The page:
Eggert learned that the Stasi assigned 50 agents to track his every move, sent informants to provoke him into anti-government statements and even found a doctor to inject him repeatedly with a virus that caused severe dysentery. A few days ago, Eggert went on national television and named the doctor.
Reinhard Wolf turned out to be working in the same job he held in Communist days. He was immediately suspended.
Wolf at first told a Berlin newspaper that he did not know Eggert. But 15 minutes later, he called back to say Eggert was a close personal friend. "I only wanted to protect Heinz," Wolf said.
In an interview, Eggert said he met Wolf Thursday and found him to be a "shadow of a man. He is ill. I talked to him because that is what we must all do now -- come to terms with our past. But I doubt we will ever really come to terms with it. The economy will improve and people will say, 'Let's leave the past behind and build the new country.'
"We already saw how that works in Germany. We never came to terms with the Nazi time, and we won't do it with the socialist time."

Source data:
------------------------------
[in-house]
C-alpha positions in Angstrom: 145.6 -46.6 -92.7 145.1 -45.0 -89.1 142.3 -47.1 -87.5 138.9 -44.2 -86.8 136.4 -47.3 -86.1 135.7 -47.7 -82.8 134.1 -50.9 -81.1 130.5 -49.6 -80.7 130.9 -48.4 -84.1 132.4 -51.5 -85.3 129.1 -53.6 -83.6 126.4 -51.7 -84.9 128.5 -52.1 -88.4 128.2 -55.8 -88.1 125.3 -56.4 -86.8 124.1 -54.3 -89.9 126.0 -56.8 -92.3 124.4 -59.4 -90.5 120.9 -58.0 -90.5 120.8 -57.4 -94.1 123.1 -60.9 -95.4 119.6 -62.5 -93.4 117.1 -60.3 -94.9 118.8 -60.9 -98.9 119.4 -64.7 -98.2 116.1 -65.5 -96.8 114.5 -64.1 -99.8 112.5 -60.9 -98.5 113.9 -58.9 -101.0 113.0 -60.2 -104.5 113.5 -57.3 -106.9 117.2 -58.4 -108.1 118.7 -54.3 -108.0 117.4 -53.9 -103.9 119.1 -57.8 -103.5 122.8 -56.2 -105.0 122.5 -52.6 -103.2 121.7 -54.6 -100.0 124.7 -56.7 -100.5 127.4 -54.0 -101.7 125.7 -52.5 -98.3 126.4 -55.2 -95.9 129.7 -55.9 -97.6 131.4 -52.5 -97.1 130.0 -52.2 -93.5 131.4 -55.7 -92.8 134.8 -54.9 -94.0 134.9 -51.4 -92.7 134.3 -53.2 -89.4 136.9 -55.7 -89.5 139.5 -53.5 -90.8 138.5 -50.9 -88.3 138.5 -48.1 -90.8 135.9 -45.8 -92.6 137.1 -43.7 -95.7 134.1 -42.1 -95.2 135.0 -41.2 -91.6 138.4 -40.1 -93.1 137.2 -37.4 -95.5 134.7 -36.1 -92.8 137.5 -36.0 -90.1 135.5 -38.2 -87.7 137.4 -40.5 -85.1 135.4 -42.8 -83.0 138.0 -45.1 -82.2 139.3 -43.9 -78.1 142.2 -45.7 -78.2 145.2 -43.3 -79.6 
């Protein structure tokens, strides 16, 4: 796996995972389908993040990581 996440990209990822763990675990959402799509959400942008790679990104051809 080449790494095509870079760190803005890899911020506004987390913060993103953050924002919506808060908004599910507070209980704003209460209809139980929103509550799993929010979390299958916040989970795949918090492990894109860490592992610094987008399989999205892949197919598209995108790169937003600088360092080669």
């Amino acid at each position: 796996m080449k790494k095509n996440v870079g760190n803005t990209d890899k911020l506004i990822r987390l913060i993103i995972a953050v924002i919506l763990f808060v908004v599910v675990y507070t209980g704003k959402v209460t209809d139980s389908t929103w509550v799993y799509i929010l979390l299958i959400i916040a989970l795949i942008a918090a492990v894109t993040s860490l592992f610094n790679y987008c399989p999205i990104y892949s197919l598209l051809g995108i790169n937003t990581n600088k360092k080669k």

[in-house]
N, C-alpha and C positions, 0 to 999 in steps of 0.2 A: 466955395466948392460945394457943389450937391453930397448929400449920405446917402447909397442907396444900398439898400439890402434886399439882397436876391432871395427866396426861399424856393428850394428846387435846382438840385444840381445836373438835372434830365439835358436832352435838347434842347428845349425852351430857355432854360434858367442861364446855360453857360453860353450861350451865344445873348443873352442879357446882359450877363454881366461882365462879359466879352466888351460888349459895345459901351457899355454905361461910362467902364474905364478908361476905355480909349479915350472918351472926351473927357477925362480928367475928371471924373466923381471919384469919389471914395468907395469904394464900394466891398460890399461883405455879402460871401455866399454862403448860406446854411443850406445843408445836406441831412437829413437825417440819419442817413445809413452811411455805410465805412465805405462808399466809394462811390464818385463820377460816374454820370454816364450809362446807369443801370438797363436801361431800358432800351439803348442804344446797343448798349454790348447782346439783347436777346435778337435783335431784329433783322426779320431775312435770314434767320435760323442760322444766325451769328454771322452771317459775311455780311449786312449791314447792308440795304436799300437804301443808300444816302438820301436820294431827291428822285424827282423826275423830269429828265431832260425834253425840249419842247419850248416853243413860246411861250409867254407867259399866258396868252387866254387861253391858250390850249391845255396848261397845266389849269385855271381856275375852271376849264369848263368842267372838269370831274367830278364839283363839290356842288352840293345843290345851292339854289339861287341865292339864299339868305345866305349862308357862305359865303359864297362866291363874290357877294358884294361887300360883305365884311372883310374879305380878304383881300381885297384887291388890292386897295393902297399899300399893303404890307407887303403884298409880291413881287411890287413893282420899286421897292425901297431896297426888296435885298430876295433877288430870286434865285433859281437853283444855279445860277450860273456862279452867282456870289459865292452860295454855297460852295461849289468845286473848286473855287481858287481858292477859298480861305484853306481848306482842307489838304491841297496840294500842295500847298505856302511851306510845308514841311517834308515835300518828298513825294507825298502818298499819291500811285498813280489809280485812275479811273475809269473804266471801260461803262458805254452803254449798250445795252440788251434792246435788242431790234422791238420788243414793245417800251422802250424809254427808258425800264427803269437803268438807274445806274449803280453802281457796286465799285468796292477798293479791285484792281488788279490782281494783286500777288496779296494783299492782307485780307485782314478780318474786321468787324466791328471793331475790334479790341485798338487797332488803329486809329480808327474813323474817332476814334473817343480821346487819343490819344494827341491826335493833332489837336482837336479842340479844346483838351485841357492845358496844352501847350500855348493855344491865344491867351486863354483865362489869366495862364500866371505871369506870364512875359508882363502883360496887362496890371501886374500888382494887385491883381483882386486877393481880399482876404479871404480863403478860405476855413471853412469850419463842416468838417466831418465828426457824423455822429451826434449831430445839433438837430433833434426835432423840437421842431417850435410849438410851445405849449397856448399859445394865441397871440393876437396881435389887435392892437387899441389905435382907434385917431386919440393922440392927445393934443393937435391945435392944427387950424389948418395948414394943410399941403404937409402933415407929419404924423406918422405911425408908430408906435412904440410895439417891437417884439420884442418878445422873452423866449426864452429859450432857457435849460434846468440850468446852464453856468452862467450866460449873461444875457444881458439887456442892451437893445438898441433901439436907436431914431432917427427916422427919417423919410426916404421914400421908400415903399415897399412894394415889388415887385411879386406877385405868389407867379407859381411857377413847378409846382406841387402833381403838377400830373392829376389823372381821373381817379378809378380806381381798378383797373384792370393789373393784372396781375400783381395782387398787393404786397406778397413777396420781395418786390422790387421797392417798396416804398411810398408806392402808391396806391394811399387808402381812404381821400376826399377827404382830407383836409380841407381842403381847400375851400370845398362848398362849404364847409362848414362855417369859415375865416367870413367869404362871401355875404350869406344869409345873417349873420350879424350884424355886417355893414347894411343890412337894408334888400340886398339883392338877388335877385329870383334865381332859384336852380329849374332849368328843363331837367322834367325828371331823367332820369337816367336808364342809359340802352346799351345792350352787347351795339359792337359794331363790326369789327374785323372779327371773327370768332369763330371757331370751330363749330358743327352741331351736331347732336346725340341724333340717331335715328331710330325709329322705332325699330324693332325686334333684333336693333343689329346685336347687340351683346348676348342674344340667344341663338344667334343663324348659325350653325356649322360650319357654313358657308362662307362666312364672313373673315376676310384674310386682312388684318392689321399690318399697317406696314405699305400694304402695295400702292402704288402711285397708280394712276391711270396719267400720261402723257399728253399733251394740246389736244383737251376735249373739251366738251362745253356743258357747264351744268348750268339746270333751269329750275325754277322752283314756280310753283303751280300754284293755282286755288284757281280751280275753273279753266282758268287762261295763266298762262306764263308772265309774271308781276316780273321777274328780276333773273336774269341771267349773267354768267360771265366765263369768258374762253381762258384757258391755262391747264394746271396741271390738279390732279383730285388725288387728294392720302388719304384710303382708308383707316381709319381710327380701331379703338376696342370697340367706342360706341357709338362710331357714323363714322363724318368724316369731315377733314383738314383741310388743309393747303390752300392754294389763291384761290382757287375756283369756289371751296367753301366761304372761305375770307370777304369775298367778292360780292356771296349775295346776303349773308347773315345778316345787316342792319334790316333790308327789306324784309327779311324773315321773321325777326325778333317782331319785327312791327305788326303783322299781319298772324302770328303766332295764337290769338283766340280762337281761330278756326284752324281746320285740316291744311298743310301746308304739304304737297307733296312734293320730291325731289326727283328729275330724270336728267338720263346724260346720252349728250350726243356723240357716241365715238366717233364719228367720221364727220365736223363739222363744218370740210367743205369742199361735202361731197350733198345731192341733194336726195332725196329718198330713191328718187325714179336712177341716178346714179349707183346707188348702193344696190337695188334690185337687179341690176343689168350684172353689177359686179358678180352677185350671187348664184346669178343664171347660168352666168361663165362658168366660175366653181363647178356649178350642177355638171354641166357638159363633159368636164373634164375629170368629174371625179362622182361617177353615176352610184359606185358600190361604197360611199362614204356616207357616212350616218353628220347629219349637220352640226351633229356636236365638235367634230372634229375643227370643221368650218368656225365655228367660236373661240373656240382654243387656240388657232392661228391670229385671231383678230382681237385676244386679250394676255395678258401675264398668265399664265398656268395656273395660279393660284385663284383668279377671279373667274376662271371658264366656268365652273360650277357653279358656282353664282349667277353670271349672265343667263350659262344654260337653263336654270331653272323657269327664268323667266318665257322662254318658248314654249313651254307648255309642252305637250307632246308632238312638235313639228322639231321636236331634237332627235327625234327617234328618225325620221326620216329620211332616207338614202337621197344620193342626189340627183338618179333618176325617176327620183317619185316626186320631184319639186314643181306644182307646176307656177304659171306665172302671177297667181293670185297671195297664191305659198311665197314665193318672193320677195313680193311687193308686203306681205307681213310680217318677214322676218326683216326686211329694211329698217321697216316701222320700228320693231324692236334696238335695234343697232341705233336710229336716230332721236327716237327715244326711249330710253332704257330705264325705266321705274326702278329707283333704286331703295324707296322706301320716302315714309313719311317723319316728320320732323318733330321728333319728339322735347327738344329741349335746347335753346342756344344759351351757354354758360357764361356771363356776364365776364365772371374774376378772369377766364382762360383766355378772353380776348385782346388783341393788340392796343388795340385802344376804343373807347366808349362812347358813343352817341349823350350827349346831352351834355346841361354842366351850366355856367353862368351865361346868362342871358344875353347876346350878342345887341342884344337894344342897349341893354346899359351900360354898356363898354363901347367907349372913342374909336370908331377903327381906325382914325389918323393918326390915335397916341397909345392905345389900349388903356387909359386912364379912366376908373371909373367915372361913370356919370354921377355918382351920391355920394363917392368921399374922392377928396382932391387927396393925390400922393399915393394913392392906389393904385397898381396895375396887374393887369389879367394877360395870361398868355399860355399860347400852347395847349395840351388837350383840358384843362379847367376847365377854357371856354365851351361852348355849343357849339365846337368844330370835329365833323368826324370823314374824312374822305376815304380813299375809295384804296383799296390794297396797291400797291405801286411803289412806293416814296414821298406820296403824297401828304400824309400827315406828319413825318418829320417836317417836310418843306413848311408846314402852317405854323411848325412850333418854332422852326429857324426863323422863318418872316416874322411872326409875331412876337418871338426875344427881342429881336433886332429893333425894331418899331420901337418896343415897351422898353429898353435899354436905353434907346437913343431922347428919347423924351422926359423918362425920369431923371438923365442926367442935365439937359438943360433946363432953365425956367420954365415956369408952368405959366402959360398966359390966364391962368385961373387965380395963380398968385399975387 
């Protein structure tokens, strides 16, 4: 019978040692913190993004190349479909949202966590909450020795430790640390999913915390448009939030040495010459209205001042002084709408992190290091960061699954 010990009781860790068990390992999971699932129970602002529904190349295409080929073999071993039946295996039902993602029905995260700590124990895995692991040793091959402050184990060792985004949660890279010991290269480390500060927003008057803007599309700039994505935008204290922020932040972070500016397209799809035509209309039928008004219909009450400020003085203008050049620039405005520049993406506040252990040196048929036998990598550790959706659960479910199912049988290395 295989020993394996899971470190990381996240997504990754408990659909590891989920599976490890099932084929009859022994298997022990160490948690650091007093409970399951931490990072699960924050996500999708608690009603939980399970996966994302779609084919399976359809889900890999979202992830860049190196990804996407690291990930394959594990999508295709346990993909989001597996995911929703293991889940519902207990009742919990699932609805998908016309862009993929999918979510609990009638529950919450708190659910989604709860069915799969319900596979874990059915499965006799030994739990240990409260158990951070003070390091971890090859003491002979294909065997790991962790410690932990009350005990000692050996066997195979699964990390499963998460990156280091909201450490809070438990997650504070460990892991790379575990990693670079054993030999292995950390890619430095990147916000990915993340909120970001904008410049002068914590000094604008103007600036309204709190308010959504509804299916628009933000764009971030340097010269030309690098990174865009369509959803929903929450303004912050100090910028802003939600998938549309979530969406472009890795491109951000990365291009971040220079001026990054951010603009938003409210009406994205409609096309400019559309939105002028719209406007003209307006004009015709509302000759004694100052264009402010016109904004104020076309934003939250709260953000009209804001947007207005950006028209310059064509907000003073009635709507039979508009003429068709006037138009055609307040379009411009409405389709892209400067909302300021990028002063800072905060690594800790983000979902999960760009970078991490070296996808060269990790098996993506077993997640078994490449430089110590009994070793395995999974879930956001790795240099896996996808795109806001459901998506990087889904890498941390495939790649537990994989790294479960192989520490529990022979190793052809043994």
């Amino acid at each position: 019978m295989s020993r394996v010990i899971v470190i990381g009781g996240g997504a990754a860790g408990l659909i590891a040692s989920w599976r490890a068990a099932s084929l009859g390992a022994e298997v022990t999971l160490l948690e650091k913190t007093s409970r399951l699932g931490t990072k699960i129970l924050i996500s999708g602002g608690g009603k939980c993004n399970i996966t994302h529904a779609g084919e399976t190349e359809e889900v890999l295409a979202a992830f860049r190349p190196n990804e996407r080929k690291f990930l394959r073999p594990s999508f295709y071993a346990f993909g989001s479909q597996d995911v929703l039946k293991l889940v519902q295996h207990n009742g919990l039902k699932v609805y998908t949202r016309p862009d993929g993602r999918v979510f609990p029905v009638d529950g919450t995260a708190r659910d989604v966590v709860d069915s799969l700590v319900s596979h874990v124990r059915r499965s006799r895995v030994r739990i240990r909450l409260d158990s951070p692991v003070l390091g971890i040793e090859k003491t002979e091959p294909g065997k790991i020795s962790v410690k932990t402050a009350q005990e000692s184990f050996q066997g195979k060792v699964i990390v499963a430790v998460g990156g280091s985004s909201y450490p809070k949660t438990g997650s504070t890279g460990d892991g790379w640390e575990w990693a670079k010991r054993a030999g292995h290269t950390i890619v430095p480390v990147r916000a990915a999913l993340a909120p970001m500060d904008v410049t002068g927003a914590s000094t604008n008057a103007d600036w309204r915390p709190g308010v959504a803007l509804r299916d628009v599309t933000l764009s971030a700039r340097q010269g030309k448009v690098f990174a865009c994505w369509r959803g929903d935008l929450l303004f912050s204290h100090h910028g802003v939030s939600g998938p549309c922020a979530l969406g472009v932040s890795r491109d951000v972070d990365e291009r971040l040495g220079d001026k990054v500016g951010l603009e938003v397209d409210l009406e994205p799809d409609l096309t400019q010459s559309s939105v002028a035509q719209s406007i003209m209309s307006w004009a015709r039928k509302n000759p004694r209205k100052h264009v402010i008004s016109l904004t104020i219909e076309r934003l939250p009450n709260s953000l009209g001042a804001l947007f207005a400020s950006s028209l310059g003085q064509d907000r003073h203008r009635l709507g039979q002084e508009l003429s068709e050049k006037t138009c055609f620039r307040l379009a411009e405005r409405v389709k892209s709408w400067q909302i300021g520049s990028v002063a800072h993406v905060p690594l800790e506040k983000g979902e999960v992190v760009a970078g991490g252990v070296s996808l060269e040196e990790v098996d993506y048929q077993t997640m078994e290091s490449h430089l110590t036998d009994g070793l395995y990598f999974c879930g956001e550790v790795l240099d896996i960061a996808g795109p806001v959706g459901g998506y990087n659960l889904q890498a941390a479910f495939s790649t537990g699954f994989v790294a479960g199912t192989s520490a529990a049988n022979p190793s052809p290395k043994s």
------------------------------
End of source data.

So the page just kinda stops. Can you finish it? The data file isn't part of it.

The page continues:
Eggert's file documents how the head of the Stasi in Dresden, Maj. Gen. Horst Boehm, ordered his agents in 1982 to "use operative measures to begin the destruction process" against the pastor. The Stasi campaign had begun quietly in 1968, when 50 agents were assigned to keep track of him.
But after the general's order, all subtlety vanished. Eggert began receiving anonymous murder threats. Then agents spread rumors designed to discredit Eggert, who angered the regime by counseling dissidents who wanted to leave the country. There were stories about Eggert abusing children, rumors that he worked for the Stasi.
When rumors proved to have no effect, the Stasi stepped up its efforts. Driving from Dresden to East Berlin one day, Eggert found his car suddenly blocked in all directions. The cars in front of him braked. The cars behind him did not. Just before he had to decide whether to crash or drive off the autobahn, Eggert's tormenters moved on.
Now he knows from the Stasi files that the incident was part of the official campaign to unnerve him. The next time, the Stasi left nothing unclear. In 1983, Eggert suffered dysentery and later complained to his physician of depression. Eggert was sent to a psychiatric clinic, where for six weeks Wolf kept "pumping me full of drugs to the point where I almost couldn't move," Eggert said.
Other files have shown that the Stasi used electric shock therapy and involuntary operations to press its opponents. And ex-Stasi agents have come forth this week to reveal that the secret police had indeed experimented with viruses that could be used to quiet or torture uncooperative citizens.
Eggert's tormentor, Boehm, killed himself in the final days of the Communist regime.